Climate Crisis: USA Join the World, the network of 70 organizations that came together last year and which organized clean energy actions around the USA during the time of the Montreal conference, put out a press release just prior to that conference about what it thought was needed:

“The Climate Crisis group is demanding that the U.S. government join the world by ratifying the Kyoto Protocol and then take action to achieve the 70% reduction in greenhouse gas emissions which credible scientists agree is necessary to stabilize the climate. It calls on the federal government to withdraw its annual $25 billion in subsidies for coal and oil and create equivalent subsidies for clean, safe, non-nuclear energy alternatives; to dramatically strengthen energy conservation and fuel efficiency standards; to plan for a just transition for workers, Indigenous communities and others affected by a change to clean energy; and to actively defend the world’s forests and support community-run tree planting campaigns.

“Climate Crisis also proposes that the U.S. government enact tax-shifting legislation to decrease the amount of taxes taken from a worker’s salary and to raise the same amount via a tax on the use of carbon-based fuels–oil, coal and natural gas–which cause global warming.

“The Climate Crisis program, moreover, urges that the international community establish a fund, of about $300 billion a year for about a decade, to jump-start renewable energy infrastructures in developing countries. That fund could be financed by a tax on international airline travel or by a miniscule tax (0.025 percent) on international currency transactions — in other words, a tax on global commerce to fund the transfer of clean energy to poor and developing countries.

“Finally, Climate Crisis endorses the proposal made by, among others, Margot Wallstrom, former Environmental Commissioner of the European Union, and Sir Crispin Tickell, former British Ambassador to the United Nations, for a 5% Progressive Fossil Fuel Efficiency Standard and urges delegates and climate activists in Montreal to publicly support this approach. Under this mechanism, every country would start at its current baseline of energy use and increase its energy efficiency by 5% every year until the necessary 70% reduction of greenhouse gases is attained.

“Ross Gelbspan, author of The Heat Is On (1997) and Boiling Point (2004), said of these proposals, ‘They are ideas whose time has to come, and that time is now. The world scientific community is in agreement that the climate crisis is real, it is accelerating, and there is an urgent need to take action today.’”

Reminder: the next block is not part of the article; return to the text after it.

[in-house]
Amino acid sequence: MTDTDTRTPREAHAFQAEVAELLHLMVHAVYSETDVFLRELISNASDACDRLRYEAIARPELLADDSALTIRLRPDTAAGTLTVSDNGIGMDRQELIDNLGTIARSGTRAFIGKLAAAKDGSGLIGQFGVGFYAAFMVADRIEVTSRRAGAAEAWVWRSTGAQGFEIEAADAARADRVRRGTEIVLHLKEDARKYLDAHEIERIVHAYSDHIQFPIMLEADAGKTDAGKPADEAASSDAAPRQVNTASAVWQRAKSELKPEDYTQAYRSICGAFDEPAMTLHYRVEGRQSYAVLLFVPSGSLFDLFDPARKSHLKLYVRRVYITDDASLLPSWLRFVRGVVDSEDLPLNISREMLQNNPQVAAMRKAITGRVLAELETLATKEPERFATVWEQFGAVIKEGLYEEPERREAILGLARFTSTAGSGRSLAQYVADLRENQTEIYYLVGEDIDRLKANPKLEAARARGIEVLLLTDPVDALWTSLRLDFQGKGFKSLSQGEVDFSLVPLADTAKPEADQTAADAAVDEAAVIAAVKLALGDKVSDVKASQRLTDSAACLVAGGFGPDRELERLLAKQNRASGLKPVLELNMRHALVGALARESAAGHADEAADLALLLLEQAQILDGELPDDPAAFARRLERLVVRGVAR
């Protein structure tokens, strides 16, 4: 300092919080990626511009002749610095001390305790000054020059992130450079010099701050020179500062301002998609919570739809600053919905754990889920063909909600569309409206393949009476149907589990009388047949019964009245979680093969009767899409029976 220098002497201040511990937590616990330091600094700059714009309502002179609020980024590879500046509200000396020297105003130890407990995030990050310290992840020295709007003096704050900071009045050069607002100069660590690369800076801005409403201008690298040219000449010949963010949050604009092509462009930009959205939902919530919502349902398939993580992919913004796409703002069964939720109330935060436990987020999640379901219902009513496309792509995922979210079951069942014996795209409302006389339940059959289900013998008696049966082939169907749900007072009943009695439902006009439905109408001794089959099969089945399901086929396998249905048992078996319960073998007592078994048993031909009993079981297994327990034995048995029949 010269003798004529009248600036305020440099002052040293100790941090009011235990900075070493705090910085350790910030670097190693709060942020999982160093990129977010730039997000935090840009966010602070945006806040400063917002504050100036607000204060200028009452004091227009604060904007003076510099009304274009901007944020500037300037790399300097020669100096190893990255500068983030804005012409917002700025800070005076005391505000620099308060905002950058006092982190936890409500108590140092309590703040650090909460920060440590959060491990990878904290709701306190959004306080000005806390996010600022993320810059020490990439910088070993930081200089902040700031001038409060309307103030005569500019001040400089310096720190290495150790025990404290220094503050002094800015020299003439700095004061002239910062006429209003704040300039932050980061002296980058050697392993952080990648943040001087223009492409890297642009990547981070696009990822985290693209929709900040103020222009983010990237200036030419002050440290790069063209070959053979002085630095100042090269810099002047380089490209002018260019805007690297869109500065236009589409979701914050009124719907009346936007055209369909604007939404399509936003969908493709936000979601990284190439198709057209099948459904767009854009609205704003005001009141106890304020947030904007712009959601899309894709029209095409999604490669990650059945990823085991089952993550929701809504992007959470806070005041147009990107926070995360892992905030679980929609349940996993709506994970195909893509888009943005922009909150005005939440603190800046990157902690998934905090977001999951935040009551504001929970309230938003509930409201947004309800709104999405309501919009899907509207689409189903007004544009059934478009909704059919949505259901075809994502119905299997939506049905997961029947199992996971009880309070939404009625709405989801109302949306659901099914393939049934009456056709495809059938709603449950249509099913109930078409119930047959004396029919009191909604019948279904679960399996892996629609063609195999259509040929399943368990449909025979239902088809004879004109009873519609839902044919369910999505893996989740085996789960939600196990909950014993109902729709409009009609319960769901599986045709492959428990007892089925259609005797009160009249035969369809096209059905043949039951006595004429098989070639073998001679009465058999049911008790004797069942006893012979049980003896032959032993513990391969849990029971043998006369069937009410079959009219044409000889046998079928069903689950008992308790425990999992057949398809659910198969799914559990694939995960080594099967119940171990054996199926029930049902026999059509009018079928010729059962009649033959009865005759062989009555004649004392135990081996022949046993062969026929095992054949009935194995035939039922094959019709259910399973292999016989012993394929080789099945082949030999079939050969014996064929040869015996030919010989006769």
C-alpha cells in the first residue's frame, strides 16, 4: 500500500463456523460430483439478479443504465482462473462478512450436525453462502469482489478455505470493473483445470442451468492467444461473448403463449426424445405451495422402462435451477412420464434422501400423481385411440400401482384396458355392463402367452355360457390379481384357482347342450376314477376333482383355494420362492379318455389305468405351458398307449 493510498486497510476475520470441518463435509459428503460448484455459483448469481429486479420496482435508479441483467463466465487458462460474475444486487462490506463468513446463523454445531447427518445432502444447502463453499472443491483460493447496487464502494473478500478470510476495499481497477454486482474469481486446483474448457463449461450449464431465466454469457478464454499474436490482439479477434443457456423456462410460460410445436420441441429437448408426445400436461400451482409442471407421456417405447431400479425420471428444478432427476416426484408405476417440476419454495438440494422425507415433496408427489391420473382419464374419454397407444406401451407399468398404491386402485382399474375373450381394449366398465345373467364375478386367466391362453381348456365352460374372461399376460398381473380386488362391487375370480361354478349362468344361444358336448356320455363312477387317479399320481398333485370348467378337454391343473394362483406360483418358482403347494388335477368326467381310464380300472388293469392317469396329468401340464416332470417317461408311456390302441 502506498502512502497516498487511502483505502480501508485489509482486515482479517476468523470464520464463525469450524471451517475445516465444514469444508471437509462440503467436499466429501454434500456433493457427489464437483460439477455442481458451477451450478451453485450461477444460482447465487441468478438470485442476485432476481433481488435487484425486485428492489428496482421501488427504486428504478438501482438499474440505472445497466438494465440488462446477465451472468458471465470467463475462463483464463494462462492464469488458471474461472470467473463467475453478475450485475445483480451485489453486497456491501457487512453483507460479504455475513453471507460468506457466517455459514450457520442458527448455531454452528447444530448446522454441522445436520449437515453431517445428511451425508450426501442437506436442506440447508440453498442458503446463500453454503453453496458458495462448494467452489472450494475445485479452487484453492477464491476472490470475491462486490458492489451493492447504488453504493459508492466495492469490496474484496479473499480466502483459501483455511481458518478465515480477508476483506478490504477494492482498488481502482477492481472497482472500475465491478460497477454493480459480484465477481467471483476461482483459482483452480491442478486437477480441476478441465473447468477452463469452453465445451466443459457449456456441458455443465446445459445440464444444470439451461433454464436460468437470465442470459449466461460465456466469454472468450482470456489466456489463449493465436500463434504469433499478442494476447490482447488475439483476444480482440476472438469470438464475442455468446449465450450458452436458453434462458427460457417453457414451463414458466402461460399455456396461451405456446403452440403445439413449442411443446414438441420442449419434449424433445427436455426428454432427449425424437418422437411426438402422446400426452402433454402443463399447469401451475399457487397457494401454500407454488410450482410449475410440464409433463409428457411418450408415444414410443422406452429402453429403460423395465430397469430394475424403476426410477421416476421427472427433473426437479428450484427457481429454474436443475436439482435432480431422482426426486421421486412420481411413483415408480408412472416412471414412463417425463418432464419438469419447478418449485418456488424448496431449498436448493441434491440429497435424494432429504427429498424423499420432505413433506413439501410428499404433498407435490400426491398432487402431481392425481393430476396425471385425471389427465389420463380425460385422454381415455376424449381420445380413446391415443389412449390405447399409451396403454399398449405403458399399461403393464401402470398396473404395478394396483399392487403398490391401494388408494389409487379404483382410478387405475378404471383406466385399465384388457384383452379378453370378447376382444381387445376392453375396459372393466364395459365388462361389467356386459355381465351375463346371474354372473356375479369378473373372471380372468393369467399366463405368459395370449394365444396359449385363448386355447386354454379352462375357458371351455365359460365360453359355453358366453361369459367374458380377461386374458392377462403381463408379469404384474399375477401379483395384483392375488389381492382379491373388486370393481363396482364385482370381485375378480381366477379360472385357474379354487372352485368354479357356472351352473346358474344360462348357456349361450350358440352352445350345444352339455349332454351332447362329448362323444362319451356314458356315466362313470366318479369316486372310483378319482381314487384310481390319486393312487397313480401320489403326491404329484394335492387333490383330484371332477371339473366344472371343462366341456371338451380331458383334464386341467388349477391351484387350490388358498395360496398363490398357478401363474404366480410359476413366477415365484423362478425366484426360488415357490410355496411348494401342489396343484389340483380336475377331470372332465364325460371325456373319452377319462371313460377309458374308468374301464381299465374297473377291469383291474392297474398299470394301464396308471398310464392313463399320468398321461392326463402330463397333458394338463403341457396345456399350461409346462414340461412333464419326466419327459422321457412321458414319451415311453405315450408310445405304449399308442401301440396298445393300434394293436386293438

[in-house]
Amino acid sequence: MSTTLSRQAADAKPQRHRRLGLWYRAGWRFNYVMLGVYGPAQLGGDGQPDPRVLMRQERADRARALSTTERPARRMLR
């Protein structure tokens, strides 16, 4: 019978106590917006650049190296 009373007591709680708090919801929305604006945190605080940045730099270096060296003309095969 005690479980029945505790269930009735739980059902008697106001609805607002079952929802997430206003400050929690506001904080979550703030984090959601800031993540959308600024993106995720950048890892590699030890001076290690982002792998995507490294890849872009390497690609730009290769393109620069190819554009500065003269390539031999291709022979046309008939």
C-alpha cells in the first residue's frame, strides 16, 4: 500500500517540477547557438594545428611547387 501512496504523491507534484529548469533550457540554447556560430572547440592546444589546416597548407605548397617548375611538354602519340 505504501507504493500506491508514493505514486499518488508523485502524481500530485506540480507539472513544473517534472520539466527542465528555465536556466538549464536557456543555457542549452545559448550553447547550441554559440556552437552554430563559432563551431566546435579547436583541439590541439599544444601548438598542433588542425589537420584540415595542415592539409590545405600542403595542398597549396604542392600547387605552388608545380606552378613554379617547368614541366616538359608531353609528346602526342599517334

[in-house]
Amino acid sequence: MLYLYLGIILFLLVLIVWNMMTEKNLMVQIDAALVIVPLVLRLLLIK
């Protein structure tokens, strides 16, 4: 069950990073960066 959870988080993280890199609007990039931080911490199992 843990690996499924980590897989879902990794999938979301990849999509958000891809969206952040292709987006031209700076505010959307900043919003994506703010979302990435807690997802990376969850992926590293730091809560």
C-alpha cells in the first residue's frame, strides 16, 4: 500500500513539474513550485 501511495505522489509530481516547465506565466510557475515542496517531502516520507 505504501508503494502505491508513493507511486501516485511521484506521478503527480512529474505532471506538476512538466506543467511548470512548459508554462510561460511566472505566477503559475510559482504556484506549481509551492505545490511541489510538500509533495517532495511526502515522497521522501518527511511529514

With the limited victory won in Montreal, environmental organizations have a responsibility to give leadership, to call for and demand that the world’s governments discuss and support these or similar ideas. We cannot accept that the earth’s ecosystem be held hostage to a corporate-type “solution” that is clearly not working given the escalating and dangerous pace of climate change.

All people who care about our future, whether currently active with an environmental group or not, must learn more about this issue, take steps to be about energy conservation on a personal level, publicly speak out, and consciously build the energy conservation/clean energy movement. More mayors and local governments, more state governments, more universities, more religious institutions, more small businesses and, yes, more corporations need to take action to improve efficiency, reduce fossil fuel use and increase the use of renewable energy. Every candidate running for office this year and next should be confronted with people demanding that he/she take the right positions and do the right thing if elected or re-elected.

Finally, we have to keep up the “street heat” pressure. November 11th will be the next International Day of Climate Protest, but we can’t wait until then. We need to consider how to up the ante, how we underline the urgency and magnitude of our crisis. Organized fasts; a national march on Washington; targeted nonviolent civil disobedience: all of these and other tactics must remain under active and on-going discussion.

The holidays are over; the new year is beginning; it’s time to get busy!

Ted Glick is a leader of the Climate Crisis Coalition (www.climatecrisis.us) and is acting coordinator of the Independent Progressive Politics Network (www.ippn.org). He can be reached at [email protected] or P.O. Box 1132, Bloomfield, N.J. 07003.